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India has seen tremendous industrial and economic growth over the last two decades. The urban population has increased considerably of late. The Indian real estate is booming, and the trend is expected to continue for at least another decade. Because of the high demand for houses in big cities such as Delhi, Mumbai, Bengaluru, and Hyderabad, individuals have considered real estate as a good investment avenue.
People in big cities are ready to buy more than one house. The demand is such that the individuals avail loans to fund their acquisition of residential properties. What adds to people buying more than one house is that the government offers tax benefits on home loan repayments, including an exemption of tax on the long-term capital gains earned by selling a property.
When you earn profits by selling a capital asset such as stocks, real estate, and bonds, then you are liable to pay tax on it. The gains made through selling capital assets is called capital gains, and the tax liability on capital gains is called capital gains tax. The capital gains are further classified under short-term and long-term.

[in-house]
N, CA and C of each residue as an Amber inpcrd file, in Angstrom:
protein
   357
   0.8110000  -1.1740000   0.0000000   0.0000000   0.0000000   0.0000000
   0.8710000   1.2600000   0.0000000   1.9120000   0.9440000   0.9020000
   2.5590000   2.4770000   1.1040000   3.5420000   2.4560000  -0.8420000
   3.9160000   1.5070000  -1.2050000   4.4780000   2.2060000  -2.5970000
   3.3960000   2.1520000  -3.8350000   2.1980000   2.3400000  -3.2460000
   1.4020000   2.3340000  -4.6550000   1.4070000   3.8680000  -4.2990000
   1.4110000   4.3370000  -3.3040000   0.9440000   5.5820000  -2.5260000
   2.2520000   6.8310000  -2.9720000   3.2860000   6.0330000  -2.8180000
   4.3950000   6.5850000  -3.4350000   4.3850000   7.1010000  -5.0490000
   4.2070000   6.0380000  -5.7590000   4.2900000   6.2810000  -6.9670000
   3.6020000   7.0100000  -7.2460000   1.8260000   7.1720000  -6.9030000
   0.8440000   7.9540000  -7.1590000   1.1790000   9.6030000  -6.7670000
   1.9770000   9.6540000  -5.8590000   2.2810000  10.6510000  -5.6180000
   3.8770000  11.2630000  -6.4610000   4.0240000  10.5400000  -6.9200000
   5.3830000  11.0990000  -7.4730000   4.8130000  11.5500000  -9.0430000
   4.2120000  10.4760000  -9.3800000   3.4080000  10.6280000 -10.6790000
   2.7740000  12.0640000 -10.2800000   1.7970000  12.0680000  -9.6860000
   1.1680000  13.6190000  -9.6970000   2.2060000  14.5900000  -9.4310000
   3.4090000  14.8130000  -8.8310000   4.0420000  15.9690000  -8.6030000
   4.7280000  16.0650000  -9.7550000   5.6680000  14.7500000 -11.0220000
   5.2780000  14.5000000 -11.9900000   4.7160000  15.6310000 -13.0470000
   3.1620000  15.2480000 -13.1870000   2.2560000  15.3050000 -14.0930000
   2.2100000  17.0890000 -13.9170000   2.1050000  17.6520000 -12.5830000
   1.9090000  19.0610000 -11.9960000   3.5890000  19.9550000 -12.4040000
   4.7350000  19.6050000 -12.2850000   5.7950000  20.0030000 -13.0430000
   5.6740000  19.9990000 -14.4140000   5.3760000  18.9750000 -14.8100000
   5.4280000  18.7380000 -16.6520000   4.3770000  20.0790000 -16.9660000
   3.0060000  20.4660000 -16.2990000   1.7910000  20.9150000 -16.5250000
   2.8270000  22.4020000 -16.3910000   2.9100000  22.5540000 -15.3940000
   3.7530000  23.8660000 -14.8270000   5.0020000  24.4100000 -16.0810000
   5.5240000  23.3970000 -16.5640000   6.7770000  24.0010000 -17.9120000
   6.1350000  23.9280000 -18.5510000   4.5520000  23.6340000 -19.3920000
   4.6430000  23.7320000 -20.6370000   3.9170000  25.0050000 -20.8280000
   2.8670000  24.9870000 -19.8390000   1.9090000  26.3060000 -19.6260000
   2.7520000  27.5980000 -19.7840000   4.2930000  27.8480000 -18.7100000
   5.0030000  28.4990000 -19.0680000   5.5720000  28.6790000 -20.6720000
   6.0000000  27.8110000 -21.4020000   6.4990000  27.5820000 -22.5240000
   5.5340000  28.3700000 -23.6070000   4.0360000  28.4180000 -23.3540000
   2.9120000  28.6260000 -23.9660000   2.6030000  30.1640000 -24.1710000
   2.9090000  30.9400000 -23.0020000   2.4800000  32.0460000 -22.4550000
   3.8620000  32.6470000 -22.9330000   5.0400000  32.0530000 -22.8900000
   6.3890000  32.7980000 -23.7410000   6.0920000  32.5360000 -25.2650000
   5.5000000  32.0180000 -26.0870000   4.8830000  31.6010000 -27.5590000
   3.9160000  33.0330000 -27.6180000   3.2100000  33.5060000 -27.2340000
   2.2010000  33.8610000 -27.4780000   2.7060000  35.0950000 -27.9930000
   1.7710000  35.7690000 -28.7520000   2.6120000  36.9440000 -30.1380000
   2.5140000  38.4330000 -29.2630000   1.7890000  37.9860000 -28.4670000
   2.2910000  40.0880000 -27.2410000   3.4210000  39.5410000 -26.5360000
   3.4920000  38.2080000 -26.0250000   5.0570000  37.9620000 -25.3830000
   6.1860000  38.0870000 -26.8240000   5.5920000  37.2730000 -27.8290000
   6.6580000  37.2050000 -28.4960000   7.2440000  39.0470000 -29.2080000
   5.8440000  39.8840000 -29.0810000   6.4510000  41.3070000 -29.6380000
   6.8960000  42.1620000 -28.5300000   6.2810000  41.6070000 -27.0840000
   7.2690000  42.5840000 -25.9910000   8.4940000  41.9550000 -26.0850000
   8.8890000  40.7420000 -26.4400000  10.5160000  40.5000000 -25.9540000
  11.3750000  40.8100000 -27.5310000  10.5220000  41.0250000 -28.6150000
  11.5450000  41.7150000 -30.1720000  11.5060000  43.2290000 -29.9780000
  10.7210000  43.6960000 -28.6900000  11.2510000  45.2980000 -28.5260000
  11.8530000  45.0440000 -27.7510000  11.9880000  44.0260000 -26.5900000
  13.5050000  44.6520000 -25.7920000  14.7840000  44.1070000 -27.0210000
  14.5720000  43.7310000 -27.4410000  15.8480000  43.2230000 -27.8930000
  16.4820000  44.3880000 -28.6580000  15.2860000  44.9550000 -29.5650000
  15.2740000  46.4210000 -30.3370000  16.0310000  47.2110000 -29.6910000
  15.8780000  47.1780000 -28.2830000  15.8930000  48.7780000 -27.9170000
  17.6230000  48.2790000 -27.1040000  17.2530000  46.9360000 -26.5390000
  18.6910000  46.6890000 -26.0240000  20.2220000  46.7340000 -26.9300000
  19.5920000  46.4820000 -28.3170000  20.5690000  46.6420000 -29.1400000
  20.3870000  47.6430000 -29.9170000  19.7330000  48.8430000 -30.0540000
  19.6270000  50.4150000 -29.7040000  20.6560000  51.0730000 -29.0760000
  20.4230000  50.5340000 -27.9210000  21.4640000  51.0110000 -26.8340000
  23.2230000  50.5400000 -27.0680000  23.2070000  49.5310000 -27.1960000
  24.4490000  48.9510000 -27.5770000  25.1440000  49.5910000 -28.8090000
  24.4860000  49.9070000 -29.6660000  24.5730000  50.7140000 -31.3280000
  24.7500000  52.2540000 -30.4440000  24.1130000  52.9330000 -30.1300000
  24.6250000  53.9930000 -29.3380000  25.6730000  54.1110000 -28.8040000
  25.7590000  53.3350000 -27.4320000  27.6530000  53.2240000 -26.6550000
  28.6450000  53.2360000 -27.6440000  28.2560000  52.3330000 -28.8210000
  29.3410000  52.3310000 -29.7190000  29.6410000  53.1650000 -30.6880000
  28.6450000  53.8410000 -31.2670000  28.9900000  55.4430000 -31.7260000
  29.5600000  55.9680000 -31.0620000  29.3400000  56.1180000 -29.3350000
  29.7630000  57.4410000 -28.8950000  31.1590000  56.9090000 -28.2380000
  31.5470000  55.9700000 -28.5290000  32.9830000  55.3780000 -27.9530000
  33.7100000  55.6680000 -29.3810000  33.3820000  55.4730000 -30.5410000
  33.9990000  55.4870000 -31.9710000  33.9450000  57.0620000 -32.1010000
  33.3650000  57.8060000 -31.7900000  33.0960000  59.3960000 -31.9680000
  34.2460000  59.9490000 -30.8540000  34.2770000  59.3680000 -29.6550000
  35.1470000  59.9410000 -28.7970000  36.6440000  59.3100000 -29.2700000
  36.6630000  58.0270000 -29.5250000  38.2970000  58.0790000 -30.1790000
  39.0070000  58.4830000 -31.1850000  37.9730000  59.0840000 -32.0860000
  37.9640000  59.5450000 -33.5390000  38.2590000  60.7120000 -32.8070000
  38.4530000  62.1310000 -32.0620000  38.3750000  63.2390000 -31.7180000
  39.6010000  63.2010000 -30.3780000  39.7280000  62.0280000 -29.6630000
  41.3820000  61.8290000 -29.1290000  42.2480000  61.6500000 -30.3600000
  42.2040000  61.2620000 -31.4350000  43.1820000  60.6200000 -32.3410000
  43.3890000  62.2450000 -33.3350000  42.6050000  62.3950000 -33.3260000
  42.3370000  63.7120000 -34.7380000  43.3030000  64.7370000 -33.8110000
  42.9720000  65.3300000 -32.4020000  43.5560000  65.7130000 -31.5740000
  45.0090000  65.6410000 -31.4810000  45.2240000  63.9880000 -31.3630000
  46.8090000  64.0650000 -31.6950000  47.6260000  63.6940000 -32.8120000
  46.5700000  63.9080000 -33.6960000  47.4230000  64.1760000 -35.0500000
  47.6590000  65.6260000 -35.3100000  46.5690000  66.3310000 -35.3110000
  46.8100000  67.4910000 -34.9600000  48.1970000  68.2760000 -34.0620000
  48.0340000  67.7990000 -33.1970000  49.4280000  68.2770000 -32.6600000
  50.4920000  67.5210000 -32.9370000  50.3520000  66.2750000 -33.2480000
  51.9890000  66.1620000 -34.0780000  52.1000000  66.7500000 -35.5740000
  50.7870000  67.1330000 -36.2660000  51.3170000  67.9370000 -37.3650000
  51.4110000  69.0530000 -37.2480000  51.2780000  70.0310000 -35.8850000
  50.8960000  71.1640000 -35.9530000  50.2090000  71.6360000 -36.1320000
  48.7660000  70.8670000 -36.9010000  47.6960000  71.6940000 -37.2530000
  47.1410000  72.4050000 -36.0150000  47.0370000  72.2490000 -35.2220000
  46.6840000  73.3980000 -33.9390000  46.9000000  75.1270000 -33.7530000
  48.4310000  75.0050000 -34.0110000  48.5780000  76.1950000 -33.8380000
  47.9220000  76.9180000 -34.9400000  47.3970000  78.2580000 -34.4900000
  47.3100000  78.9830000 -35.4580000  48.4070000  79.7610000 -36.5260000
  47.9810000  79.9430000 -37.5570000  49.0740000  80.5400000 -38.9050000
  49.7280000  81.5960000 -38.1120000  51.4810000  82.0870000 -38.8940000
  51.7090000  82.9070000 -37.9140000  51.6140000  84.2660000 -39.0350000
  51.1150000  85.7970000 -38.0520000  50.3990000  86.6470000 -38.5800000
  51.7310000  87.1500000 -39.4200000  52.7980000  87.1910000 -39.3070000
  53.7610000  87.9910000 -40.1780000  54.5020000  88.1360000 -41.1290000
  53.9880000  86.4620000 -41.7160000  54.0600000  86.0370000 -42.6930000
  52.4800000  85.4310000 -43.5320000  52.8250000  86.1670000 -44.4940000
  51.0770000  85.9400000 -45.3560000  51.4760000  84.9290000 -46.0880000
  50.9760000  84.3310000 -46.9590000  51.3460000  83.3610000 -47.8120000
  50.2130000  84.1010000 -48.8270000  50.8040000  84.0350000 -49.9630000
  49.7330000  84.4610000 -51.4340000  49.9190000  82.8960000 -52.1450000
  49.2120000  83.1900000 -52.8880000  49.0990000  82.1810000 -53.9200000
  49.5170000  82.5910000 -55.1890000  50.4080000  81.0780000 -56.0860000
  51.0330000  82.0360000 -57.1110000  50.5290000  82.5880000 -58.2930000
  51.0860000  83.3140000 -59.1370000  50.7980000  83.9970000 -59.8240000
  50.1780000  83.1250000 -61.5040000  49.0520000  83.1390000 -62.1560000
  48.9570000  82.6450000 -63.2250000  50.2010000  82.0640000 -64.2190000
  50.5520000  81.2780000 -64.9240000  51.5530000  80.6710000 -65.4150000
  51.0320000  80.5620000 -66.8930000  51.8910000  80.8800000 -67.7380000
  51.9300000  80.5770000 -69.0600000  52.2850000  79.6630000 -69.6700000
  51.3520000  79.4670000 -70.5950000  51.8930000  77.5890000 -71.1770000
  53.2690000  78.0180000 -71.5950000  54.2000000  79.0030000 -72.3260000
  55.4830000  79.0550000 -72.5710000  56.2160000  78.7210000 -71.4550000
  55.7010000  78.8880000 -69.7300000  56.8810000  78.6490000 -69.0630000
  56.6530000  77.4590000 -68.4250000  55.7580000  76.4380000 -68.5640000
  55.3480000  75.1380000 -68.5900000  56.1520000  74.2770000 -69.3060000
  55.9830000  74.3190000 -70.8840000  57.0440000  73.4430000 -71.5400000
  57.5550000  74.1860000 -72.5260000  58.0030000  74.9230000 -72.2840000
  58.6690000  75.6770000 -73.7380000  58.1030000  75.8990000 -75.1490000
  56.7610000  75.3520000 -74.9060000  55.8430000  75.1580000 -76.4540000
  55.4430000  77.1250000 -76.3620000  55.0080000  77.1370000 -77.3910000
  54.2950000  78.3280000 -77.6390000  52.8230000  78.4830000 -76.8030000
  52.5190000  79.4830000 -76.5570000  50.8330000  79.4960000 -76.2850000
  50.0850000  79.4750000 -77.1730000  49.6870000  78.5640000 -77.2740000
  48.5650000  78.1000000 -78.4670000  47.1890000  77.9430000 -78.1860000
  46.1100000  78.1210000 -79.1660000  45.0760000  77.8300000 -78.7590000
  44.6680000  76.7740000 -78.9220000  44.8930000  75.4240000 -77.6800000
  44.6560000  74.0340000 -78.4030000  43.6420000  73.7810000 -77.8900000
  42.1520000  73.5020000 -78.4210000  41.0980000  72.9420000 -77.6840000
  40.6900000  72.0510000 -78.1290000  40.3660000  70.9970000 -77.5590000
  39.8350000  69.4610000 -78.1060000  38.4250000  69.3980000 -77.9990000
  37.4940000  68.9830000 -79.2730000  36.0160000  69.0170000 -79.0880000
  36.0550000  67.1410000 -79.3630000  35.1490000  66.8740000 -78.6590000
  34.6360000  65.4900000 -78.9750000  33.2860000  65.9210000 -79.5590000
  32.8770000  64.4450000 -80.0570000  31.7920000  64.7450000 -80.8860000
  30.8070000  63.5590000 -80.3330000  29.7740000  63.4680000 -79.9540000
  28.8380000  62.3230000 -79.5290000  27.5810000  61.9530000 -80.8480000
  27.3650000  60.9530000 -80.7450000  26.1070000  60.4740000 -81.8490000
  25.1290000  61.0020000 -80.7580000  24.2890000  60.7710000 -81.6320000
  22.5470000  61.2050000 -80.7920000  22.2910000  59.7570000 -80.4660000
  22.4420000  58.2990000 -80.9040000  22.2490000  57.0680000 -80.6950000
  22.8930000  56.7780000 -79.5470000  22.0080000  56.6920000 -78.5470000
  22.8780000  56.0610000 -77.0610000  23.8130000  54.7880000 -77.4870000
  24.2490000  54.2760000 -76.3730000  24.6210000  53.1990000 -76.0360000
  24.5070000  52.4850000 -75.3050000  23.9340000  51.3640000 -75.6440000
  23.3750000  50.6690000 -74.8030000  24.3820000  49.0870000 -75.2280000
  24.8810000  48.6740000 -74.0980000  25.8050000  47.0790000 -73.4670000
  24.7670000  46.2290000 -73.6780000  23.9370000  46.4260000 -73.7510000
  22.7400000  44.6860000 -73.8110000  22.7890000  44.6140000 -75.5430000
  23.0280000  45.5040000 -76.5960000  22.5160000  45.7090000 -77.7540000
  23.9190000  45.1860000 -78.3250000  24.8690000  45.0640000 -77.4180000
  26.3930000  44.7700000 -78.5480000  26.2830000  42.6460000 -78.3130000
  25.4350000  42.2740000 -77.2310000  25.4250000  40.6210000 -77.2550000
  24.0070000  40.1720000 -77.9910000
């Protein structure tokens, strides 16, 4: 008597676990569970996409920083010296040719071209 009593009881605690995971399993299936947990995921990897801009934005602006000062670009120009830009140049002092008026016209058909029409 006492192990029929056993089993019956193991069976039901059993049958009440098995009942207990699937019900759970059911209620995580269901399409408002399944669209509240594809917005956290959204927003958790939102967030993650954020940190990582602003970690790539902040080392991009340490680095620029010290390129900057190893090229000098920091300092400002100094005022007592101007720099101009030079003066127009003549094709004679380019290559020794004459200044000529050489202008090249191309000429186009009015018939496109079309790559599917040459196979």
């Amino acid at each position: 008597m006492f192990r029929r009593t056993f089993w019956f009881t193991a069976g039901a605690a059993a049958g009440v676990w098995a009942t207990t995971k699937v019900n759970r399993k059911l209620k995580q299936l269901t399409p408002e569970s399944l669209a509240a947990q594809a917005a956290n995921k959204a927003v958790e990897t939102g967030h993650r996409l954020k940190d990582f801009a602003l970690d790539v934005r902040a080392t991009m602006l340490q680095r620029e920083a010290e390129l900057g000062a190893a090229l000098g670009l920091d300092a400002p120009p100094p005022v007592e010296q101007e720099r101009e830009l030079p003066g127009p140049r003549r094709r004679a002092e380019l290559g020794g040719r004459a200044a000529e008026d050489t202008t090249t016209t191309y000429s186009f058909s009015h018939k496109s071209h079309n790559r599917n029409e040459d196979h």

If a residential/housing property or a piece of land is held for lesser than 24 months, then it is considered short-term capital. Gains made on selling short-term capital assets are referred to as short-term capital gains (STCG).
If a residential/housing property or a piece of land is held for more than 24 months, then it is considered long-term capital. Gains made on selling long-term capital assets are referred to as long-term capital gains (LTCG).
Short-term capital gains are taxed as per your income slab. There are no exemptions available on the STCG, and hence, you cannot avoid it.
The tax levied on long-term capital gains is fixed at 20% for real estate. The Income Tax Act, 1961 has certain clauses that allow exemptions on LTCG. Section 54 and Section 54F offer tax exemption on LTCG if the following conditions are met:
As per the current provisions, individuals and Hindu undivided families (HUFs) are allowed to avail home loan to purchase a new house and still claim an exemption on the entire LTCG resulting from the sale of the previously long-term held real estate capital asset. However, the purchase of a new residential property must be made within one year of the sale of the old property. The LTCG being used to repay the home loan is considered to be fulfilling the criteria set under Section 54 and Section 54F, and thus you are permitted to claim an exemption on the entire LTCG amount.